(Sec. 304) Authorizes the Administrator to require by regulation an employment investigation (including, in certain circumstances, a criminal history record check) for employees who will be responsible for screening airline passengers and property.

(Sec. 305) Directs the Administrator to provide for: (1) the interim deployment of explosive detection devices at airports until certain certified equipment becomes commercially available to replace them; and (2) the periodic audit of the effectiveness of criminal history record checks.

(Sec. 307) Urges the Administrator, the Secretary, the intelligence community, and the law enforcement community to continue to assist air carriers in developing computer-assisted passenger profiling programs for use with other security measures.

(Sec. 308) Authorizes the use of certain project grant funds and passenger facility fees for airport security programs and activities.

(Sec. 309) Requires the Secretary and the Attorney General, acting through the Administrator and the Director of the Federal Bureau of Investigation (FBI), to enter into an interagency agreement for establishment of an aviation security liaison at existing appropriate Federal agencies' field offices in or near cities served by a high-risk airport.

(Sec. 310) Requires the Administrator and the FBI Director to carry out, at least triennially, joint threat and vulnerability assessments on security at each high-risk airport.

(Sec. 311) Requires the Administrator to report to Congress on the safety and effectiveness of any bag match pilot program carried out pursuant to certain recommendations. Expresses the sense of the Senate that the Administrator should work with airports and air carriers to develop, to the extent feasible, effective domestic bag matching proposals at airports.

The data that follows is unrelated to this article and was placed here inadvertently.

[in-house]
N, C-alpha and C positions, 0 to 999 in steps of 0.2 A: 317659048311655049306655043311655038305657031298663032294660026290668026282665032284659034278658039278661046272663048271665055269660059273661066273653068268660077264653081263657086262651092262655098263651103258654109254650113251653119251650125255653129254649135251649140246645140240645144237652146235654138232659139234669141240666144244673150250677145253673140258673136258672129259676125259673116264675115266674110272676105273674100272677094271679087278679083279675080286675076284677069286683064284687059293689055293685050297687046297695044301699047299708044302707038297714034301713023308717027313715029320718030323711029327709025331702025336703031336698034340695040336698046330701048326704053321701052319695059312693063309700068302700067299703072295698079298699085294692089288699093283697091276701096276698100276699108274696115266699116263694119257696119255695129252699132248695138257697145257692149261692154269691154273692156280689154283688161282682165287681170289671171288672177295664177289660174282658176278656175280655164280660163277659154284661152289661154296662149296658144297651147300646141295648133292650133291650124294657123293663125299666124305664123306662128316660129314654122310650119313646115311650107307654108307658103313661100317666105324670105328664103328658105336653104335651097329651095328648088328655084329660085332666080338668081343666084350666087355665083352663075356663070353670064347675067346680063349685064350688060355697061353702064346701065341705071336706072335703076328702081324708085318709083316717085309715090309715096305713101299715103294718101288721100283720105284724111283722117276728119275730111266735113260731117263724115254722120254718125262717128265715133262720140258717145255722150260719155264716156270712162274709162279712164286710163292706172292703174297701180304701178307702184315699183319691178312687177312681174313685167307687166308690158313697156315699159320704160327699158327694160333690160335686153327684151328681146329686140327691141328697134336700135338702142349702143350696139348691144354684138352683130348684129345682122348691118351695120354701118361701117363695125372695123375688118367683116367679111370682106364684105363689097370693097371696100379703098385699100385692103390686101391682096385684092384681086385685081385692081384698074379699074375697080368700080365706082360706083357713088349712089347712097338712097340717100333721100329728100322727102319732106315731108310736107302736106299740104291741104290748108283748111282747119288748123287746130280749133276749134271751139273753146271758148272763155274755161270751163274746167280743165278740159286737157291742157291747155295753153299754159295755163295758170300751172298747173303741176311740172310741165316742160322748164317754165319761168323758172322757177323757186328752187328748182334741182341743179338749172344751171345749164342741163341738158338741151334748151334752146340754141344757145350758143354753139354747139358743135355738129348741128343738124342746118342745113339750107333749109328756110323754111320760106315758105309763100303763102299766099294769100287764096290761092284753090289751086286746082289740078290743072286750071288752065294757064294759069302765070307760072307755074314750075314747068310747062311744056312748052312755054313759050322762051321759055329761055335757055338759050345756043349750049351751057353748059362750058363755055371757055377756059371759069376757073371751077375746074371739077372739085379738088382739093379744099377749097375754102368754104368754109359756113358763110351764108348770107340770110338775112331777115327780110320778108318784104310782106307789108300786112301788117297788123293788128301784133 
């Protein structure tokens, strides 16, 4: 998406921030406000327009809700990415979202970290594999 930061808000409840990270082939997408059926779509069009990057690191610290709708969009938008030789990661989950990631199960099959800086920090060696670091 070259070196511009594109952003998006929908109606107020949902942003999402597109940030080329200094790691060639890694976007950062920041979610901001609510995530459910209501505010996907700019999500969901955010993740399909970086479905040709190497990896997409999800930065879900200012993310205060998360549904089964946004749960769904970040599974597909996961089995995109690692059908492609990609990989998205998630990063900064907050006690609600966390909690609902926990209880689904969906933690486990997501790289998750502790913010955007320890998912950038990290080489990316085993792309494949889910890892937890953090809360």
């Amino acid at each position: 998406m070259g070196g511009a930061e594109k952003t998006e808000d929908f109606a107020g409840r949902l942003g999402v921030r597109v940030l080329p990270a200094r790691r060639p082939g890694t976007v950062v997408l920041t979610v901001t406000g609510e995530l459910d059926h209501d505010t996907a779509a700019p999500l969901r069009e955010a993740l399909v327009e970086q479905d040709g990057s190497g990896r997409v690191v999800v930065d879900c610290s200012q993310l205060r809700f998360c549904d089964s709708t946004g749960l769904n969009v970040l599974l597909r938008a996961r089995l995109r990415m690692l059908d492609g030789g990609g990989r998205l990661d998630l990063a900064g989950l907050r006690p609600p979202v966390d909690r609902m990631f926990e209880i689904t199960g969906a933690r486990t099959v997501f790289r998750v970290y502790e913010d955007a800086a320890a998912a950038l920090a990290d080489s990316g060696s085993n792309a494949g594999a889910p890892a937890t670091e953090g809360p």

(Sec. 312) Authorizes the Administrator to require each air carrier and airport to conduct periodic vulnerability assessments of their security systems.

(Sec. 313) Directs the Secretary to report to the Congress on any changes recommended and implemented as a result of the White House Conference on Aviation Safety and Security to enhance screening and inspection of cargo, mail, and company-shipped materials transported in commerce.

(Sec. 314) Expresses the sense of the Senate that a state of war should be declared to exist between the United States and any nation that commits an act of international terrorism against a U.S. citizen.

Title IV: Aviation Safety - Directs the Administrator to consider the assigning, maintaining, and enhancing of safety and security as the highest priorities in air commerce. Repeals the duty of the Administrator to promote civil aeronautics.

(Sec. 402) Prohibits the Administrator or any agency from disclosing voluntarily-provided safety or security related information if certain conditions apply.

(Sec. 403) Authorizes the Administrator to issue a supplemental type certificate for a change to an aircraft, aircraft engine, propeller, or appliance.

(Sec. 404) Requires the Administrator to issue an airport operating certificate for an airport (not located in Alaska) that serves any scheduled passenger operation of an air carrier aircraft designed for more than nine but less than 31 passenger seats. (Currently, the mandate covers only an airport serving an air carrier operating aircraft designed for at least 31 passenger seats).

(Sec. 405) Authorizes appropriations to the FAA for FY 1997 for the purpose of addressing State-specific aviation safety problems identified by the National Transportation Safety Board (NTSB).

(Sec. 406) Requires the Administrator to prescribe aircraft noise and sonic boom standards for aircraft engines.

(Sec. 407) Directs the NTSB to develop a system for classifying air carrier accident data. Directs the Administrator to give high priority to developing and deploying a fully enhanced safety performance analysis system including automated surveillance targeting systems.

Title V: Pilot Record Sharing - Pilot Records Improvement Act of 1996 - Requires air carriers to request and receive a pilot applicant's record for the previous five years with respect to: (1) current airman certificate, including any summaries of legal enforcement actions; (2) employment; and (3) motor vehicle driving.